Hip Hop as Political Expression: Potentialities for the Power of Voice in Urban America

  • Melina Abdullah


Hip Hop is widely thought of as an artistic expression,2 with three core components (rap music—including MCing and DJing, breakdancing, and graffiti). Even as art, Hip Hop is often relegated as the faddish rantings of misguided urban youth by mainstream critics and academicians. In contrast, many of those of the “Hip Hop generation” contend that the culture is much more than art, serving as a political voice through which artists serve to “represent” the conditions, frustrations and challenges of an oft forgotten segment of society. At the center of the 25-year-old controversy is Hip Hop’s most enduring element: rap music. In this chapter, I echo the voice of many Hip Hop activists and work to build a theory that supports the validity of Hip Hop’s impact beyond its artistic form. I argue that Hip Hop evolved as a central core of political expression for an otherwise voiceless generation of marginalized people and holds tremendous potential as a movement for urban youth. Hip Hop’s grassroots emergence is the result of both urban conditions that called for a voice of protest and political mobilization in combination with the void of more formal political movements that would allow young people of color from urban communities to express their discontent with the existing system. Furthermore, Hip Hop has the potential to continue in its process of evolution, growing from its current position as a form of political expression to unfold as a catalyst for the formation of an urban political movement. As it stands, “rap music is a contemporary stage for the theater of the powerless.”3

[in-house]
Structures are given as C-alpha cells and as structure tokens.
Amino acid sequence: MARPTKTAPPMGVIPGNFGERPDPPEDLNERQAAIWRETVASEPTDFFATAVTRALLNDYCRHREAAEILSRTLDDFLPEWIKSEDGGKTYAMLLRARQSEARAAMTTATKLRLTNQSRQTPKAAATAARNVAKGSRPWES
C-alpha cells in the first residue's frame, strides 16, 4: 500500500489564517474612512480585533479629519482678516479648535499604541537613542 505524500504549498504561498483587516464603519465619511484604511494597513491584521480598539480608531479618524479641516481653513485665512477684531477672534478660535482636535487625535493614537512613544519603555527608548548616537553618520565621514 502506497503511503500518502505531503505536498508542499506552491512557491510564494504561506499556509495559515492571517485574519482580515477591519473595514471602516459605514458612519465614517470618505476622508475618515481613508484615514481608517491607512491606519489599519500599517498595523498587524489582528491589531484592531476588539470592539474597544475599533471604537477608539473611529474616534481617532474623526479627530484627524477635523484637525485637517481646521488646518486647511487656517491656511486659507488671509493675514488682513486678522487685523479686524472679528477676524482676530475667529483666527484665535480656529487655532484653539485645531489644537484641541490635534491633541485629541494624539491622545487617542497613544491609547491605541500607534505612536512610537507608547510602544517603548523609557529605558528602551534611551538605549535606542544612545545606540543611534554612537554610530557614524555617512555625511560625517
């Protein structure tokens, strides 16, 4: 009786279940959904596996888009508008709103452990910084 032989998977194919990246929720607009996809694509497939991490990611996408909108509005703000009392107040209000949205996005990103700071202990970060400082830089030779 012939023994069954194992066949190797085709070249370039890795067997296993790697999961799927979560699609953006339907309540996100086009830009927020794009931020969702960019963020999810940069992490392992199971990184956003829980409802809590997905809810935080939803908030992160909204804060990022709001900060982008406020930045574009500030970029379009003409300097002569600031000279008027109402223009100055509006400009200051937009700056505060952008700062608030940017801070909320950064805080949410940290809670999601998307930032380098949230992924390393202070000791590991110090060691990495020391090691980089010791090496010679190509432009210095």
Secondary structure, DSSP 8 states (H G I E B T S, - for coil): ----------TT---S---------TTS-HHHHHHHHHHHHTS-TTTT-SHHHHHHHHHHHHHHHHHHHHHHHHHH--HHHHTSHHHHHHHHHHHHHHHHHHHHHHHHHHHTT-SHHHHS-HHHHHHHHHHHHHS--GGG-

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Copyright information

© Gayle T. Tate and Lewis A. Randolph 2006

Authors and Affiliations

  • Melina Abdullah

There are no affiliations available

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